The Road to Character by David Brooks
In this section Brooks writes about George Catlett Marshall and there are a few points that stuck. One, he was not a stand out at a young age. He struggled to find his way both socially and in school. Marshall figured out how to work and what it meant at VMI (Virginia Military Institute). It was a place of mediocre education but hero's were revered and Marshall was taught the habits of service and institutionalization. He learned to control the smallest details of his behaviors through reflection and desire.
I found this to be really interesting because we live in a time where service and self-control are not pervasive. In the land of Facebook and instagram I see more of friends (and strangers) than I would care to see or know. This is a quote by Marshall "The truly great leader overcomes all difficulties, and campaigns and battles are nothing but a long series of difficulties to be overcome." He embraced the daily grind as part of the responsibility of being a leader. I have worked for many leaders and there have been few that take on the drudgery of the job without complaint.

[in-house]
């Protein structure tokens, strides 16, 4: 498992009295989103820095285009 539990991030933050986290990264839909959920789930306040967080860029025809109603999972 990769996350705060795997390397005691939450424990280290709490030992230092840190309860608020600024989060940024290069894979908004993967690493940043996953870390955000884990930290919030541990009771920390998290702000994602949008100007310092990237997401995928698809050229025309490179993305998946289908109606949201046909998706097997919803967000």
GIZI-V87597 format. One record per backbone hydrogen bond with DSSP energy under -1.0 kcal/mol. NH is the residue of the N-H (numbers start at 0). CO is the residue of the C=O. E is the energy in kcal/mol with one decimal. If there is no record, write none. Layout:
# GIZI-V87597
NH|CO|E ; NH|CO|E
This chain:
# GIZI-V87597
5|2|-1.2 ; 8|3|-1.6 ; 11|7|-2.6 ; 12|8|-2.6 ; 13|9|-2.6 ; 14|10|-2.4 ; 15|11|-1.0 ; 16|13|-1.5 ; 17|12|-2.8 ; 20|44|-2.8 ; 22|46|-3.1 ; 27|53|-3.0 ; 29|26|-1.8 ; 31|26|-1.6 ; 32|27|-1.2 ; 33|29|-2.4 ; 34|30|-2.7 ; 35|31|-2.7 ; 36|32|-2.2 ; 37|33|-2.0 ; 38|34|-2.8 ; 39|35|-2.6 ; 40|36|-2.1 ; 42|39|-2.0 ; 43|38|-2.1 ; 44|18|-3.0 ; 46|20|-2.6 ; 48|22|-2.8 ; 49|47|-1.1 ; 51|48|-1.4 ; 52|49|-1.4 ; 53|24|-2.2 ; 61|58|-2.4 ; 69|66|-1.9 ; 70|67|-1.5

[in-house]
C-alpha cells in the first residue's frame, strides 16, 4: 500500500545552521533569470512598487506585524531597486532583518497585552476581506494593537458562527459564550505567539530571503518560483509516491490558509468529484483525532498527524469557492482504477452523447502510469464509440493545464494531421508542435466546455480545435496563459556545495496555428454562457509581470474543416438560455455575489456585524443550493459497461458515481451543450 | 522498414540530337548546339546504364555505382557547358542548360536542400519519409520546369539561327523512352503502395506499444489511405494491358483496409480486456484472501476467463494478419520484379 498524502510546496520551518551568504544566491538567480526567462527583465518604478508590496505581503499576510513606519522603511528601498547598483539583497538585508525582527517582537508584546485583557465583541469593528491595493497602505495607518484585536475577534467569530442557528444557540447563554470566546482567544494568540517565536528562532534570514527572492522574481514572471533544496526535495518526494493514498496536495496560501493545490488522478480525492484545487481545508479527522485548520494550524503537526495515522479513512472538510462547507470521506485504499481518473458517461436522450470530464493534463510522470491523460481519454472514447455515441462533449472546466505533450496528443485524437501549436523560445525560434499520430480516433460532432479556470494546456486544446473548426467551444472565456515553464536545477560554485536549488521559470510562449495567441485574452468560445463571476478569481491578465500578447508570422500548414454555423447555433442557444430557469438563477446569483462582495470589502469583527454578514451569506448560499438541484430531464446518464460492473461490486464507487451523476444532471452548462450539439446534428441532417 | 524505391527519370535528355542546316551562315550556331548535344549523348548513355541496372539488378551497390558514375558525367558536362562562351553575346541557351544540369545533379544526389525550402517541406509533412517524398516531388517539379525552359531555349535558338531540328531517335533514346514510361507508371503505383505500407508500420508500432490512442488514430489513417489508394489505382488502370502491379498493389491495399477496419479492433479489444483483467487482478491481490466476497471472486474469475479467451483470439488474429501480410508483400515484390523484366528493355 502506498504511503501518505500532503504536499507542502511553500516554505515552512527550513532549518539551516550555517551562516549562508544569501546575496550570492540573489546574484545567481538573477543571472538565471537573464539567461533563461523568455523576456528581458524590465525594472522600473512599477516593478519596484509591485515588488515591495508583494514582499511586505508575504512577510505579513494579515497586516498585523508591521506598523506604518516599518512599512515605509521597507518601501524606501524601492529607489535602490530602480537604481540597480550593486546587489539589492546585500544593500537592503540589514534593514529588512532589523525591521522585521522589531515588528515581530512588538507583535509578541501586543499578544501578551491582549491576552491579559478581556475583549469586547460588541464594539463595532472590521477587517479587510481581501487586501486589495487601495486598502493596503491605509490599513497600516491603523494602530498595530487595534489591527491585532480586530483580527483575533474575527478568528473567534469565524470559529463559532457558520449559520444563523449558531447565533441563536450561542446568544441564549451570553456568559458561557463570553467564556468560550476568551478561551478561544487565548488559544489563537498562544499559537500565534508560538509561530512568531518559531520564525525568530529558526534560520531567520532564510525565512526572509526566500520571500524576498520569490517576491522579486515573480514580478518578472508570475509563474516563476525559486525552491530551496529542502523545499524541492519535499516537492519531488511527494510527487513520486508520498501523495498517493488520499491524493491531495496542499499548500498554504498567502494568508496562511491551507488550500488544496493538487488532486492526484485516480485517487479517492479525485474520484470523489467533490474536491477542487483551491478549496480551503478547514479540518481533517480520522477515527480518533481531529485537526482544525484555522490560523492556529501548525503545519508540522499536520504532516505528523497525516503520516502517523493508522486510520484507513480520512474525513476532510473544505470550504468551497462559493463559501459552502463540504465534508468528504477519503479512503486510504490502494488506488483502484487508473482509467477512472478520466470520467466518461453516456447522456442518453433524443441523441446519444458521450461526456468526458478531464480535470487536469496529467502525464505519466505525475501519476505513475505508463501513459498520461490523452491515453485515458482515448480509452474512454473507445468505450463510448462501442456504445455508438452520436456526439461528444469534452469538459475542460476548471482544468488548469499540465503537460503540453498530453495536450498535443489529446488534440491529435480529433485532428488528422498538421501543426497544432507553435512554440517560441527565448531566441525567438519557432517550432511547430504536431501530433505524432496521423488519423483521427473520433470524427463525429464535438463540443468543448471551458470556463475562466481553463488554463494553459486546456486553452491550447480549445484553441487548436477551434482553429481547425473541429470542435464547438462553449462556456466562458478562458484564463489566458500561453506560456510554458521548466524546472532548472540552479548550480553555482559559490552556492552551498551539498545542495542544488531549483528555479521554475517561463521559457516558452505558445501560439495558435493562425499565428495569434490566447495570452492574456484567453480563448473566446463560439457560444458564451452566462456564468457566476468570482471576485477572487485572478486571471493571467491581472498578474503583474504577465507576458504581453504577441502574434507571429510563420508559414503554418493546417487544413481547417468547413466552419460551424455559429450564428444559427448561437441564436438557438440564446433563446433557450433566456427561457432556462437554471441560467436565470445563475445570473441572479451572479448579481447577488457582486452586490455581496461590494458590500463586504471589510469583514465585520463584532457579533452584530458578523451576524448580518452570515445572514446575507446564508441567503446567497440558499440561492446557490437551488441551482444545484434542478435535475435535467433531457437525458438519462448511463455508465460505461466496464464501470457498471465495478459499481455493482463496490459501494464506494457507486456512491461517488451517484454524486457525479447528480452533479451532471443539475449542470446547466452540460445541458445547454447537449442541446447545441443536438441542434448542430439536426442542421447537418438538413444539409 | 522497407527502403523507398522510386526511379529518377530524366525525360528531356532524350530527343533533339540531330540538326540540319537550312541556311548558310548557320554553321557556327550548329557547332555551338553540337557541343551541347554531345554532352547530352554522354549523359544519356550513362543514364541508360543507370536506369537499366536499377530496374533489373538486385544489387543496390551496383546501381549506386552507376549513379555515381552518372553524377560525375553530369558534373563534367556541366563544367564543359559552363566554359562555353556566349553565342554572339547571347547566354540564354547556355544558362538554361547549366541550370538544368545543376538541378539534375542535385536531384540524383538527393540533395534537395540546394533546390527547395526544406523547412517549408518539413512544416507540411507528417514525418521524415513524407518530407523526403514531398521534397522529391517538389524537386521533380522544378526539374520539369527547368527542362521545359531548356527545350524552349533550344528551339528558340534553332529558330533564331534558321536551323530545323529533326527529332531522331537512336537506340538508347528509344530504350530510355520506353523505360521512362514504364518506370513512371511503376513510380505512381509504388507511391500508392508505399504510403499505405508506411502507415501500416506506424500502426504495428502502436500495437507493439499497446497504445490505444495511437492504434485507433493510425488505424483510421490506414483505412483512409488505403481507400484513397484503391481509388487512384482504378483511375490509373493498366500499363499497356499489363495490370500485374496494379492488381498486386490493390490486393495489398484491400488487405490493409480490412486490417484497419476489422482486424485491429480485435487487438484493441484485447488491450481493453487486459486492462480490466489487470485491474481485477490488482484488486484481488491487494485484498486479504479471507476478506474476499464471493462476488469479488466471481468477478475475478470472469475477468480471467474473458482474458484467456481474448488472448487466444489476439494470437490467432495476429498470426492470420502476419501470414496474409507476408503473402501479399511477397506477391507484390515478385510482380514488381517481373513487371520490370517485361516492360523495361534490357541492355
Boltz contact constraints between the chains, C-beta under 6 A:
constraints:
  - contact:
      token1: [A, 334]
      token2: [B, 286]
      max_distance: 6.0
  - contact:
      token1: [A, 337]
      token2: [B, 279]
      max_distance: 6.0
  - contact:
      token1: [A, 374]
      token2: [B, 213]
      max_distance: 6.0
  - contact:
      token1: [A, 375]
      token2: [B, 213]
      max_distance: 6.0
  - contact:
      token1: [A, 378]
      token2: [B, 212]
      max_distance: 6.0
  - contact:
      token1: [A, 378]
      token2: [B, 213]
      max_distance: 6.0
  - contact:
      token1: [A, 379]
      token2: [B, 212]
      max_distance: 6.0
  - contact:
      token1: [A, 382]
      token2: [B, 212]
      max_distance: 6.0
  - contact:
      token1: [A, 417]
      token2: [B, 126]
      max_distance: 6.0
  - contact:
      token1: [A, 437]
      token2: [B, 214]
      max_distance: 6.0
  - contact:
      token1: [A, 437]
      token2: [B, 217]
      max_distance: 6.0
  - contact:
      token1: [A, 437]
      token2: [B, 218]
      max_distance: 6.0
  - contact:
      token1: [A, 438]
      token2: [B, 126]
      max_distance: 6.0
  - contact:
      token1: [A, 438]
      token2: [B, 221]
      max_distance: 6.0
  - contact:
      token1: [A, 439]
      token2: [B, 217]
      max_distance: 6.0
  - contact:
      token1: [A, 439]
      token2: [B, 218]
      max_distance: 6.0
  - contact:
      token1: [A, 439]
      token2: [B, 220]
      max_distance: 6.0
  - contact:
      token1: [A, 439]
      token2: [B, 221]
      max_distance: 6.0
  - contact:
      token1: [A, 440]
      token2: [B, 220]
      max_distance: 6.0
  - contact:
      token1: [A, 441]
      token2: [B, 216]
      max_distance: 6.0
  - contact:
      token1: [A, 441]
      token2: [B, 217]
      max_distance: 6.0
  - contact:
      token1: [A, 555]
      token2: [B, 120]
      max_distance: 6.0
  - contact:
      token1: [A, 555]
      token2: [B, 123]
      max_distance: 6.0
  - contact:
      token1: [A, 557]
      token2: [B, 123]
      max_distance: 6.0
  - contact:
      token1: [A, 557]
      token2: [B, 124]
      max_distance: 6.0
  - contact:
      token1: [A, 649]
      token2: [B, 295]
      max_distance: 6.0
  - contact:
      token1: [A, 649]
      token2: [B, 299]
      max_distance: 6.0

This chapter analyzed the role of institutions and I found myself "noodling" for quite some time on this particular thought.
As the editor Tina Brown has put it, "if everybody is told to think outside the box, you've got to expect that the boxes themselves will begin to deteriorate." I kept thinking to myself how I finally feel vindicated!! I don't like to take risks and although as a teacher I solve problems on a daily basis I always felt as though I was missing something because I wasn't more radical. This thought helped me to celebrate my own steadiness and small yet consistent contributions.
Brooks continues his journey focusing on people throughout history and drawing parallels to common problems and situations. This ebb and flow allow the reader to learn more about incredible people from the past as well as, analyze the present. A good read that I will keep on my bookshelf.